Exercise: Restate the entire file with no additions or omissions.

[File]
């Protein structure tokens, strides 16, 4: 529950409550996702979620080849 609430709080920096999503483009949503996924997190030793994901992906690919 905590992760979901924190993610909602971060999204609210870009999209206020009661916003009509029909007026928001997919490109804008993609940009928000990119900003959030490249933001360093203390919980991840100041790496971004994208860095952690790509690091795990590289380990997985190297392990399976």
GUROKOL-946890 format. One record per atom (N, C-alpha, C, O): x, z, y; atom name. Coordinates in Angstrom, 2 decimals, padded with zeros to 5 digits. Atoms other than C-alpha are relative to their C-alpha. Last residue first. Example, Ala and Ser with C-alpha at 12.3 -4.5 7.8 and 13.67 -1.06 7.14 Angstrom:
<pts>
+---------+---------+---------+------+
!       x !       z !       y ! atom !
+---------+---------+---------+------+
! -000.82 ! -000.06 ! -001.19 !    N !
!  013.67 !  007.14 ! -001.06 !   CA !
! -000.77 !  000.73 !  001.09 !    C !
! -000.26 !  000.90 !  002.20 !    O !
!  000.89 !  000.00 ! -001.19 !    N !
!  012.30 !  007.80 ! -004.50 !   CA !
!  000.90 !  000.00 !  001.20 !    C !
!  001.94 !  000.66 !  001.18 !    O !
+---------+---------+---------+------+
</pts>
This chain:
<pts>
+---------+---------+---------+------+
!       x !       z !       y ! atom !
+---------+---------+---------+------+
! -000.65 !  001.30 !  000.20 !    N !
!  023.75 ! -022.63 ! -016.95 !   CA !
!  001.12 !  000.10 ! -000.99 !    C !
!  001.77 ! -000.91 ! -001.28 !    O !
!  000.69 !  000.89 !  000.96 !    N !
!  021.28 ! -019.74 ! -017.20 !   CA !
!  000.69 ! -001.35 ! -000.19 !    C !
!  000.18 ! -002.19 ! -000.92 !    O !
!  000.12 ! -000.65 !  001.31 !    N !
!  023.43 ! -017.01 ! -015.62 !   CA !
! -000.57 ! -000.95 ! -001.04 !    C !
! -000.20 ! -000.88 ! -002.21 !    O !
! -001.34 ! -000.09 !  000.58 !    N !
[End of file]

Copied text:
């Protein structure tokens, strides 16, 4: 529950409550996702979620080849 609430709080920096999503483009949503996924997190030793994901992906690919 905590992760979901924190993610909602971060999204609210870009999209206020009661916003009509029909007026928001997919490109804008993609940009928000990119900003959030490249933001360093203390919980991840100041790496971004994208860095952690790509690091795990590289380990997985190297392990399976």
GUROKOL-946890 format. One record per atom (N, C-alpha, C, O): x, z, y; atom name. Coordinates in Angstrom, 2 decimals, padded with zeros to 5 digits. Atoms other than C-alpha are relative to their C-alpha. Last residue first. Example, Ala and Ser with C-alpha at 12.3 -4.5 7.8 and 13.67 -1.06 7.14 Angstrom:
<pts>
+---------+---------+---------+------+
!       x !       z !       y ! atom !
+---------+---------+---------+------+
! -000.82 ! -000.06 ! -001.19 !    N !
!  013.67 !  007.14 ! -001.06 !   CA !
! -000.77 !  000.73 !  001.09 !    C !
! -000.26 !  000.90 !  002.20 !    O !
!  000.89 !  000.00 ! -001.19 !    N !
!  012.30 !  007.80 ! -004.50 !   CA !
!  000.90 !  000.00 !  001.20 !    C !
!  001.94 !  000.66 !  001.18 !    O !
+---------+---------+---------+------+
</pts>
This chain:
<pts>
+---------+---------+---------+------+
!       x !       z !       y ! atom !
+---------+---------+---------+------+
! -000.65 !  001.30 !  000.20 !    N !
!  023.75 ! -022.63 ! -016.95 !   CA !
!  001.12 !  000.10 ! -000.99 !    C !
!  001.77 ! -000.91 ! -001.28 !    O !
!  000.69 !  000.89 !  000.96 !    N !
!  021.28 ! -019.74 ! -017.20 !   CA !
!  000.69 ! -001.35 ! -000.19 !    C !
!  000.18 ! -002.19 ! -000.92 !    O !
!  000.12 ! -000.65 !  001.31 !    N !
!  023.43 ! -017.01 ! -015.62 !   CA !
! -000.57 ! -000.95 ! -001.04 !    C !
! -000.20 ! -000.88 ! -002.21 !    O !
! -001.34 ! -000.09 !  000.58 !    N !